Chris Bumstead is the world’s best bodybuilder in the newer bodybuilding division called Classic Physique. He is the reigning Mr. Olympia, who has held the title since 2019.
|Birth Name:||Chris Bumstead|
|Date of Birth:||February 2nd, 1985|
|Place of Birth:||Ottawa, Ontario, Canada|
|Height:||6 ft 1 in (185 cm)|
|Weight:||Contest: 230 lb (104 kg), Off-season: 264 lb (120 kg)|
|Pro-debut:||IFBB North American Championships 2016|
|Years Active:||2014 to Present|
|Championships:||4x Mr. Olympia Classic Physique|
Here’s a short summary of the young career of bodybuilding champion Chris Bumstead. Detailing how Chris got into bodybuilding, his training routine, and his diet.
- 1 Chris Bumstead’s Early Life
- 2 Chris Bumstead’s Entry Into Bodybuilding
- 3 Why Did Chris Bumstead Choose Classic Physique?
- 4 Chris Bumstead’s Memorable Career Moments
- 5 Chris Bumstead Parts Ways With Trainer
- 6 Chris Bumstead’s Training
- 7 Chris Bumstead’s Meals
- 8 Chris Bumstead’s Supplementation
- 9 Chris Bumstead’s Opinion on Steroids in Bodybuilding
- 10 The Legacy of Chris Bumstead
Chris Bumstead’s Early Life
Chris “CBum” Bumstead had an active childhood growing up in Canada. He was a star athlete who excelled at multiple sports, from fencing football, hockey, and basketball.
When Chris was fourteen, he started lifting weights and learning about proper technique and training. Since he was a star athlete, he put a lot of time in the weight room.
This led Chris to transform his body from 170 to 225 lbs during his years in high school. He looked like a star athlete with a great physique.
Chris Bumstead’s Entry Into Bodybuilding
After spending years lifting on his own, Chris would meet his first bodybuilding coach, Iain Valliere. Iain is a pro bodybuilder who dated Chris’ sister and saw potential in Chris.
The bodybuilding pro took Chris under his wing and taught him everything e knew about bodybuilding. Bumstead would gradually learn everything from how to set up his workouts, rep ranges, technique, and diet.
For his first bodybuilding show, Chris prepared alongside his sister. The siblings competed at a local amateur contest in Ontario. Both Chris and his sister won overall best physiques in their divisions.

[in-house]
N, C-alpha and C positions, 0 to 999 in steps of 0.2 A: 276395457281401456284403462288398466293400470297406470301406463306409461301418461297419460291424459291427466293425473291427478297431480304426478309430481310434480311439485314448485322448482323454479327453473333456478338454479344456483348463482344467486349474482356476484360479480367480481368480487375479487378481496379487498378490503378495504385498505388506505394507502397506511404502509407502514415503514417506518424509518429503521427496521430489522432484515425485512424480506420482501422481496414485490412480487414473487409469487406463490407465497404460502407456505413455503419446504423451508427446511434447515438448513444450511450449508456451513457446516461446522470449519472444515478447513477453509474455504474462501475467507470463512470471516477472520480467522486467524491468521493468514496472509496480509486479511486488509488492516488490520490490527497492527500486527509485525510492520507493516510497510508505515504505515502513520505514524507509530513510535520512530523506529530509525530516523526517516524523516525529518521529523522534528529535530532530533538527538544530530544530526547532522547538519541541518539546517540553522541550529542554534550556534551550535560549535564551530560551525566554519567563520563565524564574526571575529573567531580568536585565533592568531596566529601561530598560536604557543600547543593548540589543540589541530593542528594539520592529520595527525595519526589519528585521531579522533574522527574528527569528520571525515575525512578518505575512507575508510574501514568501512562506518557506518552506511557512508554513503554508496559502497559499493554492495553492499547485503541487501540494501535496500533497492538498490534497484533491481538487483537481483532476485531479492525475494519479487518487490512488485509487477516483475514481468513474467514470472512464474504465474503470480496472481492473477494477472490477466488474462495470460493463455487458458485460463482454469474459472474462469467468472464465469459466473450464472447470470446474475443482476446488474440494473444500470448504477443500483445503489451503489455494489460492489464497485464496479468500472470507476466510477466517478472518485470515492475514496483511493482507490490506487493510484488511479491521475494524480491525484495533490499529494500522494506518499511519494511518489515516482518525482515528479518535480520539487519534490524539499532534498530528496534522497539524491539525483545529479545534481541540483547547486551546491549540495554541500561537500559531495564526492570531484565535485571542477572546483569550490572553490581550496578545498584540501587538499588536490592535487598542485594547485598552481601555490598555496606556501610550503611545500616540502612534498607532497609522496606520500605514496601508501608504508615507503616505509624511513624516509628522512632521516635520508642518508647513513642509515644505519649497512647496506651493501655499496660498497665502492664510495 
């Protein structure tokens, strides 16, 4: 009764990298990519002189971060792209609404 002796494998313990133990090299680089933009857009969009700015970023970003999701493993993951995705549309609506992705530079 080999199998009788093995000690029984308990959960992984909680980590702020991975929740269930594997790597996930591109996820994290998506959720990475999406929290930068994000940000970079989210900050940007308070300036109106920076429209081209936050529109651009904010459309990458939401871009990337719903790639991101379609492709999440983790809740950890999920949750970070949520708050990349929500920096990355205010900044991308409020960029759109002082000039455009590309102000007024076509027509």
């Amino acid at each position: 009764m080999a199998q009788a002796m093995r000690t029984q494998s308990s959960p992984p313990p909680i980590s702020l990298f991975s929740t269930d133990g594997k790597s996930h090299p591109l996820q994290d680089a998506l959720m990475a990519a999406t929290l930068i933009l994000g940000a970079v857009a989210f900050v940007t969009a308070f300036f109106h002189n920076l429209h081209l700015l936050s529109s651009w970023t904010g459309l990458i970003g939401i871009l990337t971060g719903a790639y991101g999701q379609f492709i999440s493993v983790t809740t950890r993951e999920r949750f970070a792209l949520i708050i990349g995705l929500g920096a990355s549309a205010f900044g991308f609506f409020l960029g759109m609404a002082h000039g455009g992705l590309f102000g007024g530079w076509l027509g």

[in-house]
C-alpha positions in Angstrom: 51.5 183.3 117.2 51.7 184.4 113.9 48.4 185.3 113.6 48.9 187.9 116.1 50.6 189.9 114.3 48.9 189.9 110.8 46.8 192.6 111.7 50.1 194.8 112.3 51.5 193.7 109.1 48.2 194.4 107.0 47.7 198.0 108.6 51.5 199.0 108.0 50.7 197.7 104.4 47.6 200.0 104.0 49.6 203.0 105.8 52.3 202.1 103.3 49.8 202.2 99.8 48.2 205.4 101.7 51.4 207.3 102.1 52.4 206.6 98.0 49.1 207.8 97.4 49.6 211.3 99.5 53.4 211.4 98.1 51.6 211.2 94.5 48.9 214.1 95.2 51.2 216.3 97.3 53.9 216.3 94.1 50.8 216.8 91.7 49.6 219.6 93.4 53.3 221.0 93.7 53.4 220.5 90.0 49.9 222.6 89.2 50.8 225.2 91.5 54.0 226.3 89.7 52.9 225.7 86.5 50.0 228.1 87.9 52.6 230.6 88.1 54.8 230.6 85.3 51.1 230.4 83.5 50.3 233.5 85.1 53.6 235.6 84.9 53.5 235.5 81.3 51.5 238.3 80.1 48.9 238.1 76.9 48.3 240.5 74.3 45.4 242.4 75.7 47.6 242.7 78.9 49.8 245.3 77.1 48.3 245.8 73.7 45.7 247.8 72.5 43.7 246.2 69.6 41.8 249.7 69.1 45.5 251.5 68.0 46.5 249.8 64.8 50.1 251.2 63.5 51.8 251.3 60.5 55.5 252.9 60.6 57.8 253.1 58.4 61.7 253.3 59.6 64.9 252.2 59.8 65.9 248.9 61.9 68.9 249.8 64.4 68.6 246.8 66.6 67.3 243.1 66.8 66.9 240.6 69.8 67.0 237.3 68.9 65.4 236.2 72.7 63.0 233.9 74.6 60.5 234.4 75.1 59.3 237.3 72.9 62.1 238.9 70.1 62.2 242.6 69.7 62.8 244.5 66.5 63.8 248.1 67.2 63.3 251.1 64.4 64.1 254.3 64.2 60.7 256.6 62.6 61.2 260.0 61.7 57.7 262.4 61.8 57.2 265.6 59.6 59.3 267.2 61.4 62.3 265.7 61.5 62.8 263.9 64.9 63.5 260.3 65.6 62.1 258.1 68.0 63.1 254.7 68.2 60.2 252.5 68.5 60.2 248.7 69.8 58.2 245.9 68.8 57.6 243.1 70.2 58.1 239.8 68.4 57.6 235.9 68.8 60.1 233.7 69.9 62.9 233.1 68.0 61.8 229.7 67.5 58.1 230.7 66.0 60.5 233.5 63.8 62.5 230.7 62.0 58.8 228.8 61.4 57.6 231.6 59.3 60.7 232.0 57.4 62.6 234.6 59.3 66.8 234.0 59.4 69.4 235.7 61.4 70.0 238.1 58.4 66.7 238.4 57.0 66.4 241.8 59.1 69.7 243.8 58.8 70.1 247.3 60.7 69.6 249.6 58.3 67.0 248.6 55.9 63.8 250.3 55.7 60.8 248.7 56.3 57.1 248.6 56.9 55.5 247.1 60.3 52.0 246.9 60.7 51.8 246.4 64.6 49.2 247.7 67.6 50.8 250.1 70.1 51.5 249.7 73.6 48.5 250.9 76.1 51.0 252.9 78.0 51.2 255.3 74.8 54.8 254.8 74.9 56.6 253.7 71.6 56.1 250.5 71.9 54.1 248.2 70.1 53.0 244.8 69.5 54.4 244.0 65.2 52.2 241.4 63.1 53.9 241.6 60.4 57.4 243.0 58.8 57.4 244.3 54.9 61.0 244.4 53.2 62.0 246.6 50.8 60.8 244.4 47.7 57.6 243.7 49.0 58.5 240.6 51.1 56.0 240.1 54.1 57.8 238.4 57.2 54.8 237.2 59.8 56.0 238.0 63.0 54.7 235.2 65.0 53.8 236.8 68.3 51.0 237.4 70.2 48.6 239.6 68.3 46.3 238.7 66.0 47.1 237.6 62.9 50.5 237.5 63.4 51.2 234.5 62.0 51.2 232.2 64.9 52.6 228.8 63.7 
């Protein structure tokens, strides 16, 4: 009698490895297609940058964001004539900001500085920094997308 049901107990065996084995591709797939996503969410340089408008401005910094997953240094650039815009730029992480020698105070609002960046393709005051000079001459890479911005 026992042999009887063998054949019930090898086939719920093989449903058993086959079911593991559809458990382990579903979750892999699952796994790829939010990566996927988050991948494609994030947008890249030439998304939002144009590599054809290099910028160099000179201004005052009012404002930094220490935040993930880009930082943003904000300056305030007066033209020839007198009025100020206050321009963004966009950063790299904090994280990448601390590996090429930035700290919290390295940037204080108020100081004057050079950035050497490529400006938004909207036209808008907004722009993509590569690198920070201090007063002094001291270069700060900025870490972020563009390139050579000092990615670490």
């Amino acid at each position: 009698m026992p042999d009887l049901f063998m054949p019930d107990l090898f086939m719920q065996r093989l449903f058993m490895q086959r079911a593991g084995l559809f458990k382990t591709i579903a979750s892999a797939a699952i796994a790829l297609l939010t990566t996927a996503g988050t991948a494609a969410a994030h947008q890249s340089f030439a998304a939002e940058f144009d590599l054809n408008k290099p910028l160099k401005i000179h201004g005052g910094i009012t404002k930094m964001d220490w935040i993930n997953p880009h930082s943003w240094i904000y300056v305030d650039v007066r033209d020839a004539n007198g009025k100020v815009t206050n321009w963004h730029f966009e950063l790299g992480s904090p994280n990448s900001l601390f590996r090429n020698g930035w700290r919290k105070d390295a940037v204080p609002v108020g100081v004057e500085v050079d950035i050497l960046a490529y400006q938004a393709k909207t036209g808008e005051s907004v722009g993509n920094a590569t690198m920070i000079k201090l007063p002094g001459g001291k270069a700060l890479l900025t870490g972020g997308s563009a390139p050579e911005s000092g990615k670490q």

Just two years after making his bodybuilding debut in 2014, he received his pro card two years later in 2016. At 21, Bumstead would take his shot as a pro athlete.
From the moment Chris stepped on a pro stage, he found success. In his rookie years, Bumstead won the 2016 IFBB North American Championship in Classic Physique.
He followed this performance up with 2 straight runner-up honors at the 2017 and 2018 Mr. Olympia. Bodybuilding fans knew it was only a matter of time before CBum took over the sport.
Why Did Chris Bumstead Choose Classic Physique?
Chris chose Classic Physique because he looked up to Frank Zane and the legend Arnold. He admired their physiques, that is considered the classic physique look.
Modern bodybuilding has turned into the battle of the biggest rather than the best physique. This is why Bumstead chose to become a Classic Physique bodybuilder.
Chris Bumstead’s Memorable Career Moments
Chris Bumstead has dominated the Classic Physique division in bodybuilding. Here are some of the highlights from his ongoing reign as the sport’s best athlete.
Mr. Olympia 2019
CBum’s first Olympia win may have been his sweetest win. After coming in second two years row, Bumstead finally got over the hump and became champion. This was the start of a dynasty.
Mr. Olympia 2020 to 2023
Chris Bumstead has been well above his competition in his five years as king of Classic Physique. The definition of his legs and figure is reminiscent of Arnold Schwarzenegger’s era of dominance.
It looks like Chris will hold the crown until he retires or until a special competitor dethrones him.
Chris Bumstead Parts Ways With Trainer
The bodybuilding world was shocked when Chris announced he was no longer working with his longtime trainer. 2023 will be Chris’ first Olympia without his long-time trainer running his preparation.
Chris Bumstead’s Training